- Year 2016
- NSF Noyce Award # 1439776
- First Name Alan
- Last Name Feldman
- Discipline Science Education
Frederick Bradley, University of South Florida, email@example.com
Our nation’s persistent shortage of qualified science teachers has been linked to issues regarding students’ overall educational performance and future well-being. Hillsborough County Public School (HCPS) district in Florida is experiencing very high shortages, especially in those schools that serve large numbers of students in poverty. This condition we believe can be at least partially attributed to the limited number of new, highly qualified science teachers being produced at institutions of higher education in the Tampa Bay Area. The Robert Noyce Scholarship Program for Science Majors at the University of South Florida (USF) seeks to address this need by providing students access to an attractive, viable and rewarding career path into secondary science teaching by combing the undergraduate major with an accelerated path to the Master of Arts in Teaching with certification (the Science Teacher Accelerated Master’s Program (STAMP). This Noyce project at USF is a collaborative effort including members of the university’s College of Education (COE), College of Arts and Science (CAS) and HCPS.
The objectives of the Program are to:
** Recruit 12 science majors per year for three years into the Accelerated Program to prepare them to teach science at the secondary level (grades 6-12).
** Prepare the science majors to teach using reform and evidence-based practices.
** Develop the science majors’ understanding of the nature of science,
** Improve the science majors’ ability to engage in and teach others how to engage in the practices of science engineering.
** Continue relationships with and provide support to Scholars throughout their first two years of teaching.
** Engage Scholars in ongoing activities and experiences designed to develop a professional learning community to provide long-term peer support.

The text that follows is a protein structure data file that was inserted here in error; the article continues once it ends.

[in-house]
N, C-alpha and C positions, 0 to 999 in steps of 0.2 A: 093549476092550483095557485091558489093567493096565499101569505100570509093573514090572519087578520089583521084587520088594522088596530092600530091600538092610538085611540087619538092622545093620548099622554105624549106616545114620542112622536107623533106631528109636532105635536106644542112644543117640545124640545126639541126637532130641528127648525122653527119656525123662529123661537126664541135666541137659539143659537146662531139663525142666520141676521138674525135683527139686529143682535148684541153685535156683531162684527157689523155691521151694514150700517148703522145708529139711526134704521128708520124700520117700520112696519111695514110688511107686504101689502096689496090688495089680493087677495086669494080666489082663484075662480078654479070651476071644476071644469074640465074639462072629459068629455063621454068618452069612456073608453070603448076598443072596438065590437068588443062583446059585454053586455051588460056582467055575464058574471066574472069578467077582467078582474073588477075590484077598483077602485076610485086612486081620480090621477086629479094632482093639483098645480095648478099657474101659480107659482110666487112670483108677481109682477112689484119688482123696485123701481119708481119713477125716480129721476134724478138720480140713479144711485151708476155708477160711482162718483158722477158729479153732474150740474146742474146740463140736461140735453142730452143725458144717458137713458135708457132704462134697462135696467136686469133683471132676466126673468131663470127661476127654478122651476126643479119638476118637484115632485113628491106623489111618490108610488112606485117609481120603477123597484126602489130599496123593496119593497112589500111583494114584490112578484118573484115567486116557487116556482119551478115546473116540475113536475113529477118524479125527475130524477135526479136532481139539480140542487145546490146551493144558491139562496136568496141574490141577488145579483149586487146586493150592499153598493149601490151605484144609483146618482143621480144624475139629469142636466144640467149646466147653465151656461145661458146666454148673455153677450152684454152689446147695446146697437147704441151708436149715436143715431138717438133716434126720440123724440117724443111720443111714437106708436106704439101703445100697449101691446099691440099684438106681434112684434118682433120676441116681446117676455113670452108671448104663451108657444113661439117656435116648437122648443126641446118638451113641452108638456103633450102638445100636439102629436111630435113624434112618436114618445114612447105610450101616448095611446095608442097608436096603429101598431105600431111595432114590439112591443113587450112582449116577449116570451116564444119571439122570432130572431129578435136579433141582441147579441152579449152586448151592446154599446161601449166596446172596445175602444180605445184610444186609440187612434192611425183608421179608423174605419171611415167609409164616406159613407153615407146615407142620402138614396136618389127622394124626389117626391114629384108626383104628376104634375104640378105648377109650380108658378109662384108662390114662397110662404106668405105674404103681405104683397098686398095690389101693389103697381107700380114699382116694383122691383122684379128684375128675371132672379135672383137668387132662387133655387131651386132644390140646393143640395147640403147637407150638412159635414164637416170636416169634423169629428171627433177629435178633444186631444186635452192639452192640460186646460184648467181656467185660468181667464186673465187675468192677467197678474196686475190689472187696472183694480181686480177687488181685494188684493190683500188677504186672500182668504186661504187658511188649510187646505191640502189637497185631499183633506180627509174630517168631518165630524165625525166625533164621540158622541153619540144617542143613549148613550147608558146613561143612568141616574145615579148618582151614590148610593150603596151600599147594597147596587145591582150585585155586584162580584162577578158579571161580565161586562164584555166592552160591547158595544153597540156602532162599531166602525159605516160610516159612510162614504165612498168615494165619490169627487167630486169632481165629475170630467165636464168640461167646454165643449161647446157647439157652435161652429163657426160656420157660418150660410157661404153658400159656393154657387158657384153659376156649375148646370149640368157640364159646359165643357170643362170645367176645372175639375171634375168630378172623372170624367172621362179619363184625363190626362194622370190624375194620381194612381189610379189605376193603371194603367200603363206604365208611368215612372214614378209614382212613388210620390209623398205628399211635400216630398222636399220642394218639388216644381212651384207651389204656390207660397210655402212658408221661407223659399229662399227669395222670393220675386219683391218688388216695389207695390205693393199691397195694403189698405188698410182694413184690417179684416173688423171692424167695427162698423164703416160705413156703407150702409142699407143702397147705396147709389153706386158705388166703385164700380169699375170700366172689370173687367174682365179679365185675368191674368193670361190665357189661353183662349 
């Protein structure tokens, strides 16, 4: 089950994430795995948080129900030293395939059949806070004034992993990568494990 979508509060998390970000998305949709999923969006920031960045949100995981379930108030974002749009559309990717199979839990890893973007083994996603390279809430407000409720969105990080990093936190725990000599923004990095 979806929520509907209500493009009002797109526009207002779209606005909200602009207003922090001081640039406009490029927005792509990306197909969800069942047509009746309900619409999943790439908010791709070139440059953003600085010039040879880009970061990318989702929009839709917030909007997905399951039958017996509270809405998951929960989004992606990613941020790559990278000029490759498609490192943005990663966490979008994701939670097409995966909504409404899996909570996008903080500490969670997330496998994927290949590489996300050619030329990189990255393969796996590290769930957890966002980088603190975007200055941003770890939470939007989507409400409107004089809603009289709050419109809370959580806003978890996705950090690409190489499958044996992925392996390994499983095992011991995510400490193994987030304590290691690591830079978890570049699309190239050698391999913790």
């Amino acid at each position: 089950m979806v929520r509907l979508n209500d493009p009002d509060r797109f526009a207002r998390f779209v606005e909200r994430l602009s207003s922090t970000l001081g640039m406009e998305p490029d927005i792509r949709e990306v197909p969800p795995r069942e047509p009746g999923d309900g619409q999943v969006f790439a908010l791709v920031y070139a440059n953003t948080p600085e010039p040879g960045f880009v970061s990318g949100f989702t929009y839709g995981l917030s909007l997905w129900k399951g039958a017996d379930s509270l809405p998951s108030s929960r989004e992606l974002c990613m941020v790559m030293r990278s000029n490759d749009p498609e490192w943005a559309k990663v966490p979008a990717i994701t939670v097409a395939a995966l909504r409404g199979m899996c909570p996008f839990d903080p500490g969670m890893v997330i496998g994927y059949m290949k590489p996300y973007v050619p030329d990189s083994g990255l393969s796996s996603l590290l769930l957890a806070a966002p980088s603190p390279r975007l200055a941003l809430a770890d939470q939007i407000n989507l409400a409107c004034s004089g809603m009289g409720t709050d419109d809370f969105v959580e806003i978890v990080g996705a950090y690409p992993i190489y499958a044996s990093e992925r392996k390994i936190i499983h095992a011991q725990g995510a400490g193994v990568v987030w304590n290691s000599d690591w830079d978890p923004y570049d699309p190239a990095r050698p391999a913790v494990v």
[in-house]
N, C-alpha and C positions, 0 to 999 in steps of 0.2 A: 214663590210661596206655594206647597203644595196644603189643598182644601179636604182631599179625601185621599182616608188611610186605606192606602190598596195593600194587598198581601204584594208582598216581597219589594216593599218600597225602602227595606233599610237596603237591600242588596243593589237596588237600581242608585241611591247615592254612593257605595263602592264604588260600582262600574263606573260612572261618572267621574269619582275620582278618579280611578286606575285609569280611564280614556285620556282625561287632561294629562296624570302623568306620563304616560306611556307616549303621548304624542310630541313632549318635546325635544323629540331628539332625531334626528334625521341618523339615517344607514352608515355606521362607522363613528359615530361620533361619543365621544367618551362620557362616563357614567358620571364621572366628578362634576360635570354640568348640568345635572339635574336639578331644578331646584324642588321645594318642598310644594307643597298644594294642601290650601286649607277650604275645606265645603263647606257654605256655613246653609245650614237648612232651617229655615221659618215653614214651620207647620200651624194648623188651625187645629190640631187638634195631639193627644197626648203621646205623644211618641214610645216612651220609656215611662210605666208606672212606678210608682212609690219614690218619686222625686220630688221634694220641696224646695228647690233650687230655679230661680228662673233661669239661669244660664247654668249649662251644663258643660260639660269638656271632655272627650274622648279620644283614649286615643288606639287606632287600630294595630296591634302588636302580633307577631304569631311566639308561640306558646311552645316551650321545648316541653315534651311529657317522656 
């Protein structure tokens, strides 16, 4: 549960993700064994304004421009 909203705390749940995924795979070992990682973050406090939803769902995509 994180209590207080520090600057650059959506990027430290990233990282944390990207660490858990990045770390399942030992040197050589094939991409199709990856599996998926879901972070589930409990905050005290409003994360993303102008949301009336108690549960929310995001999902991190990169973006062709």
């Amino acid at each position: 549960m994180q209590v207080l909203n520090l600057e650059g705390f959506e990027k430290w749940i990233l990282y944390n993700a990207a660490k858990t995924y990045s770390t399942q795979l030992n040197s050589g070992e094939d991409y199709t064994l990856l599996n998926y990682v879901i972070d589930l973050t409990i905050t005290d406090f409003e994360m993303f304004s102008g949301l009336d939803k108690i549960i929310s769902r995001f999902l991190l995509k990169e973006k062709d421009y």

** Engage 20 summer Interns in research experiences with science education faculty in CAS and COEDU.
A major part of our efforts in the first two years of the project has been to develop and seek approval of accelerated programs in biology, chemistry and physics, and to recruit students to these new academic programs.
Our approach draws upon an analysis of first time in college (FTIC) biology majors showed that less than 30% of the 1100 students graduated from their initial major. In addition, roughly 200 students were characterized as being in good academic standing and capable of completing their degree without significant remediation. These types of students are the primary targets of the Robert Noyce USF Scholarship Program’s recruitment efforts. In addition, the project includes summer research internships in science education (RISE) for undergraduates. The structure of the internships is based on the growing literature on how people learn to do science.
Accelerated MAT programs have been approved for majors in biology, chemistry and physics. We are currently developing the program for the geosciences.
At current recruitment efforts have not produced desired results. At this time two scholars have completed their undergraduate requirements and will be entering the MAT program in the fall. There are three students in the pipeline to begin STAMP in fall 2016. Two students competed summer RISE internships in summer 2015. Four students are doing internships this summer.
The project has been involved in extensive recruitment efforts including information sessions for undergraduate advisors in the sciences; the use of social media; informational visits to courses taken by science majors and to a wide variety of science clubs for undergraduates; advertisements in the student newspaper; and a recruiting event with local science teachers, principals, and school district officials.
We believe that one of the impediments to our recruitment effort is the target audience – students in their junior year of studies. These students are not necessarily thinking deeply about what comes after graduation. Therefore, we believe that it will take time to get the word out to these students about the opportunity provided by the accelerated program and the Noyce scholarships. In addition, USF has a large percentage of transfer students who start at the University in what would be their junior years. In addition to increasing our recruiting effort with that population after they arrive at USF, we also plan to work with academic advising at Hillsborough Community College (HCC), which is the largest source of transfer students.